Marijuana Legalization Decreases the Use Among Teenagers
Based on federal Youth Risk Behavior Survey data collected from 1993-2019 in 10 medical or adult-use states, medical or recreational marijuana legalization doesn’t lead to increased use among adolescents.
In fact, the study results show that when regulated cannabis models are established, it could lead to a decrease in marijuana use among adolescents.
What’s more, researchers suggest that the legalization of recreational marijuana is not linked to the frequency of marijuana use.
The results also show that medical marijuana law was associated with a decline in the likelihood of current and frequent marijuana use of 6% and 7%, respectively.
Most importantly, the study found that adolescent marijuana use was reduced in states where recreational marijuana was legalized.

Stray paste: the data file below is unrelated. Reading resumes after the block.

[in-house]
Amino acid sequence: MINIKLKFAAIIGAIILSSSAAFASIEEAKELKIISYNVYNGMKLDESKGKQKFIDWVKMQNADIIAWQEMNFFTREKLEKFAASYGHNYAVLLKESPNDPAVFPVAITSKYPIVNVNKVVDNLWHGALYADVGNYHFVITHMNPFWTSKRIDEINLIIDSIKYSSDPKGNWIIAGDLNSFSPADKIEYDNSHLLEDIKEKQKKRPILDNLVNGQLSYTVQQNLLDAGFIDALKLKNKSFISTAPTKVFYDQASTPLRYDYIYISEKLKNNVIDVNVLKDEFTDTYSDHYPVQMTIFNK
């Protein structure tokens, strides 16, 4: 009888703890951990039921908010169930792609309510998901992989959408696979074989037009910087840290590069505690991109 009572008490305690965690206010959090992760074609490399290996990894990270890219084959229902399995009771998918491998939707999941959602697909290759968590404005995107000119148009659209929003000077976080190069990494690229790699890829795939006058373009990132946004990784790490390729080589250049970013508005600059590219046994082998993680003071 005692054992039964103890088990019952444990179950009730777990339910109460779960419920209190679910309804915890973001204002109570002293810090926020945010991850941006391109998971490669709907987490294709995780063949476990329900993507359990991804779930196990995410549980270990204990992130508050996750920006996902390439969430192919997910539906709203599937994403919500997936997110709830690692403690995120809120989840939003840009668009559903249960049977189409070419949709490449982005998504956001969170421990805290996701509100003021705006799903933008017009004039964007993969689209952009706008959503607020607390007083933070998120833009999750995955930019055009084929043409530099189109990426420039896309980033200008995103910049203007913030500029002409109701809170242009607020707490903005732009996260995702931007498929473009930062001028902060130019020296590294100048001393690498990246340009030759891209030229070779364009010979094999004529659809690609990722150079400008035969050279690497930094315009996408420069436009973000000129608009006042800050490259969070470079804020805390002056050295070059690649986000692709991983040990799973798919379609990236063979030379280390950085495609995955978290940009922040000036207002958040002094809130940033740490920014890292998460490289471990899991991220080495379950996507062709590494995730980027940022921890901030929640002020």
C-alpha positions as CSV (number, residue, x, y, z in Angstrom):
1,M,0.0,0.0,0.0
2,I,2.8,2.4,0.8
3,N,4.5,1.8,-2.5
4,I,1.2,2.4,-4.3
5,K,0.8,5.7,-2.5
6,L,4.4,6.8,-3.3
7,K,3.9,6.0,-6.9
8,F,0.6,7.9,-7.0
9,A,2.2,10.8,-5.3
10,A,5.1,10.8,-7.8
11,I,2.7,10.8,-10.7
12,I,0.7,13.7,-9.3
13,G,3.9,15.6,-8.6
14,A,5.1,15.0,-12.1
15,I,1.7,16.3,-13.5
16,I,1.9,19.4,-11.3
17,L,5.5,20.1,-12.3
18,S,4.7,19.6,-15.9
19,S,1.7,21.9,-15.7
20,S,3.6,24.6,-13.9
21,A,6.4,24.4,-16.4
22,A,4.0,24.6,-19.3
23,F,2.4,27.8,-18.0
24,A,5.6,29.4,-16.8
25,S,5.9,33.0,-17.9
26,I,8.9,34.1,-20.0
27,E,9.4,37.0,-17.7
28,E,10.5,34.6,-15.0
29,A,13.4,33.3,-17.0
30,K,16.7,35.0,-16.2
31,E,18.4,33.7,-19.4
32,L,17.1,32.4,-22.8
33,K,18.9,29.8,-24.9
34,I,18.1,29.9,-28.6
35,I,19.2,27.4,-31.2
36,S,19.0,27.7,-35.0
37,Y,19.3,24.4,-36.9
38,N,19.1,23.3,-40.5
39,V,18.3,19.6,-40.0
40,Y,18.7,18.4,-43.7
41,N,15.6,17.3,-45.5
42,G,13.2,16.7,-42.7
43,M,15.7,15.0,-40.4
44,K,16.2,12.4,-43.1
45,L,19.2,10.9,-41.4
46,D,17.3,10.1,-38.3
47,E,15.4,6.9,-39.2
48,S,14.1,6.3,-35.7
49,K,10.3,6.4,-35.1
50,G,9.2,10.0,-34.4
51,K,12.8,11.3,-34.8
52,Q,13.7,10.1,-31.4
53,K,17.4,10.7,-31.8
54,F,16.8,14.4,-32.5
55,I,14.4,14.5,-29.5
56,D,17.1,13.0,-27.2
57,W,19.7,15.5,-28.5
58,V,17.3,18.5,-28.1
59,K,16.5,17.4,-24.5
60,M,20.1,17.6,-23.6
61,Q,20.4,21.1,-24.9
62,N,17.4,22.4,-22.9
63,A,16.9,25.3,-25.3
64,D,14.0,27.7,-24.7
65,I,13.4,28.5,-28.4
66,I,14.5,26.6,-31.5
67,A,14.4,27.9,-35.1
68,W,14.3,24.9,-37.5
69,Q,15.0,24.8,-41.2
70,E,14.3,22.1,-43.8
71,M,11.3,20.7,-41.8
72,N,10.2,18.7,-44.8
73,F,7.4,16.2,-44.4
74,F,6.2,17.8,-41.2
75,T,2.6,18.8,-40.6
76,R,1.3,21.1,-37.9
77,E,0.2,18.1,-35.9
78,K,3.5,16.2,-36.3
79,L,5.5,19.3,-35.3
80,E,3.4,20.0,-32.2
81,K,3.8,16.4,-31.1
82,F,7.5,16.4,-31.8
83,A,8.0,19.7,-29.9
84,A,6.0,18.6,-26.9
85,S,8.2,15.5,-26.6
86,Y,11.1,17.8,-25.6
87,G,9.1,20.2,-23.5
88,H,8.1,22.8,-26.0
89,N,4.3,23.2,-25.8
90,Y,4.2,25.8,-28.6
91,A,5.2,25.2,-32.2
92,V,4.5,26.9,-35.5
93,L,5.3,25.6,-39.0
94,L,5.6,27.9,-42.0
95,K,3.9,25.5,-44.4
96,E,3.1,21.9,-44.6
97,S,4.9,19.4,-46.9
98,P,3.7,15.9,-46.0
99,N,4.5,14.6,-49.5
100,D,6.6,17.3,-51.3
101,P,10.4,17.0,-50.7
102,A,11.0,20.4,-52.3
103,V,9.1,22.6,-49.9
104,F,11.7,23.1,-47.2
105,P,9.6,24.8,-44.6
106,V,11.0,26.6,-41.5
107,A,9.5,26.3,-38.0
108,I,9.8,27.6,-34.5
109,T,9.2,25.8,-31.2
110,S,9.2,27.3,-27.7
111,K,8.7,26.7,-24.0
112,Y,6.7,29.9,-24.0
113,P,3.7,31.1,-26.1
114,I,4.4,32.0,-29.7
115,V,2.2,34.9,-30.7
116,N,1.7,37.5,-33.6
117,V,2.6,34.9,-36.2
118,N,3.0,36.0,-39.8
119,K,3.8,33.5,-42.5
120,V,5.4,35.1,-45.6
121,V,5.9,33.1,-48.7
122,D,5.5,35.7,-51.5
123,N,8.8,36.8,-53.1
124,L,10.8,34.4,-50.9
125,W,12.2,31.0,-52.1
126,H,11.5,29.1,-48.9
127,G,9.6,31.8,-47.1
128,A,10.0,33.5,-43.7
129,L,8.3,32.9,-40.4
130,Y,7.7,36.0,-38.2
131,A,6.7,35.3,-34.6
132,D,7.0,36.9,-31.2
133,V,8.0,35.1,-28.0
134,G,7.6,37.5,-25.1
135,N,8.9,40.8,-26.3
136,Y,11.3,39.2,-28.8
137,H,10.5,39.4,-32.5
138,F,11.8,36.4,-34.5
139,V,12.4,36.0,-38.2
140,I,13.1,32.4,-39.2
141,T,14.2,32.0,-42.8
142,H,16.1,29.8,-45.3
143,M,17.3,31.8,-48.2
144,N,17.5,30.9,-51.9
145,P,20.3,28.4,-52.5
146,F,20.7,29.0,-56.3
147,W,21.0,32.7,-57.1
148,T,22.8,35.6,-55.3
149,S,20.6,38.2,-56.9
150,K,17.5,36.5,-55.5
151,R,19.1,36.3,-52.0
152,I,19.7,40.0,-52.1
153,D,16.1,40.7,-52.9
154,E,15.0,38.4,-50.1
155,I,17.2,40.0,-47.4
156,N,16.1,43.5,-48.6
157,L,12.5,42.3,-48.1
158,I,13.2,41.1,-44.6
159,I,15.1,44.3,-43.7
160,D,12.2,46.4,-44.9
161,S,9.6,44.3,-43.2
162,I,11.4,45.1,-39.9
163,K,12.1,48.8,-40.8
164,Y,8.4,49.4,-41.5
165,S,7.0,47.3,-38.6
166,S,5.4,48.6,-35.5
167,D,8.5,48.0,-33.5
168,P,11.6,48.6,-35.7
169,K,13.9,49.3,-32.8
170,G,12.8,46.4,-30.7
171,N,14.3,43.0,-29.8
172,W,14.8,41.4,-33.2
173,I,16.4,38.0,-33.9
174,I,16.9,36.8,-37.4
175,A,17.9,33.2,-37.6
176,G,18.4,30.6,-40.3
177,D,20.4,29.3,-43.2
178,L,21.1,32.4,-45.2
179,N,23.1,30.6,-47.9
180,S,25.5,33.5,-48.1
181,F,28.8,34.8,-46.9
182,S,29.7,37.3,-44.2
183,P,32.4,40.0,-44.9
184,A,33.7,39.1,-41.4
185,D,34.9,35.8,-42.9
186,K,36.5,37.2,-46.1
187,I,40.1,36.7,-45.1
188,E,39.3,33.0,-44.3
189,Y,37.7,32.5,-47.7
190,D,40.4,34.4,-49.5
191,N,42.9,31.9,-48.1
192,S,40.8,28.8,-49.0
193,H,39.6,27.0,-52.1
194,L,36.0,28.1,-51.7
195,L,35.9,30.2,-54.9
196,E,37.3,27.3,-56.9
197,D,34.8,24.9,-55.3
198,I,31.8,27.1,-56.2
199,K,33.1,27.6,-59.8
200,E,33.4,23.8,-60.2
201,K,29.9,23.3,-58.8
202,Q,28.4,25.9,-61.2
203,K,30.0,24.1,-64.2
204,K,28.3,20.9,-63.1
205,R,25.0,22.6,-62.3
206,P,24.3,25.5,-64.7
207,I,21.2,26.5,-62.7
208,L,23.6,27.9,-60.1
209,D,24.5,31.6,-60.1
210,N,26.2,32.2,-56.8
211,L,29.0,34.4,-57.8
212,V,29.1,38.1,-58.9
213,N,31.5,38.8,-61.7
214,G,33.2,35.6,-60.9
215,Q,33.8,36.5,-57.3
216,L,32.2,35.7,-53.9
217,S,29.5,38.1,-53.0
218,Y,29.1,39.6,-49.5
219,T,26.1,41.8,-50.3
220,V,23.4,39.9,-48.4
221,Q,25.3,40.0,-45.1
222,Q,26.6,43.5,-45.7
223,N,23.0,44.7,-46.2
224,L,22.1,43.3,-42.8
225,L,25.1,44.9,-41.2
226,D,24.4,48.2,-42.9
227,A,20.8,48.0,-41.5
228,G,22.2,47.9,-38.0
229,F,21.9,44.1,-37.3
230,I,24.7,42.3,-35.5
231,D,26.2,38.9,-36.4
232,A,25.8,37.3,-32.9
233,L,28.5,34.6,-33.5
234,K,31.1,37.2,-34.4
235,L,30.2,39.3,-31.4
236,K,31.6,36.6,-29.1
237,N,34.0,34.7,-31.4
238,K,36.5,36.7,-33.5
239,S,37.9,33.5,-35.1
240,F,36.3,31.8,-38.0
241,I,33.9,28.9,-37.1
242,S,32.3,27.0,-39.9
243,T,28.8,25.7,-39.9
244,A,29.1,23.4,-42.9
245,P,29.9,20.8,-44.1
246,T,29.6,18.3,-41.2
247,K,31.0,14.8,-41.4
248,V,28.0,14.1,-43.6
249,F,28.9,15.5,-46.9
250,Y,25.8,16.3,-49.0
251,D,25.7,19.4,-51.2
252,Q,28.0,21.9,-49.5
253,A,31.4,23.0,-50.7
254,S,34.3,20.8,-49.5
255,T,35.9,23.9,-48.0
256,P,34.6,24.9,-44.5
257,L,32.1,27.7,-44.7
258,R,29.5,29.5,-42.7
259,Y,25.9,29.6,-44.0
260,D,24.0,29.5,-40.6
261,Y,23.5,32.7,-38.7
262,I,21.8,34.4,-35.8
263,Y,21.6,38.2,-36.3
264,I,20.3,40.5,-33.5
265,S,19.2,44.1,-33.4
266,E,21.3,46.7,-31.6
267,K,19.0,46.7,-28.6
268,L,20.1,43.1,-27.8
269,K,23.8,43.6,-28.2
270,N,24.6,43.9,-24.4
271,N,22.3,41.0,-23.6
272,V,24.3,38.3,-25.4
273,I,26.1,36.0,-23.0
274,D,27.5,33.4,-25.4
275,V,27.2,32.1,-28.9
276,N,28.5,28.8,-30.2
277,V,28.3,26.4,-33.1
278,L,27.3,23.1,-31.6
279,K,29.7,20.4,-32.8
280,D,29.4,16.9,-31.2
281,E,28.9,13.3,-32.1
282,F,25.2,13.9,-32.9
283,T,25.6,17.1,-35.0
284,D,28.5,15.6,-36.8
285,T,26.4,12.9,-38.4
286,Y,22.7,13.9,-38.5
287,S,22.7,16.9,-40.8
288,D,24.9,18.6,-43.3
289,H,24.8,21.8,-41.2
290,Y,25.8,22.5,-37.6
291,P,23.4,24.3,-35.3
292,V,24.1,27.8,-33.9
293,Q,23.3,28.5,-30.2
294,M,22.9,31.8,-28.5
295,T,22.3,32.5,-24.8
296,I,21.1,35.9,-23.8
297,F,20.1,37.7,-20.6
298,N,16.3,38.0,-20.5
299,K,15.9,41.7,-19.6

In addition to that, the high school student surveys from 2009 to 2019 show “no measurable difference” in the percentage of students who reported using marijuana at least once in the previous month.
A separate study suggests that marijuana use among high schoolers dropped at the peak of cannabis legalization. I.e., no changes were noted in the rate of current cannabis use among high schoolers.
What’s the reason behind the declines? Researchers suggest it might be linked to the regulations that require IDs checks of the customers as one of the explanations.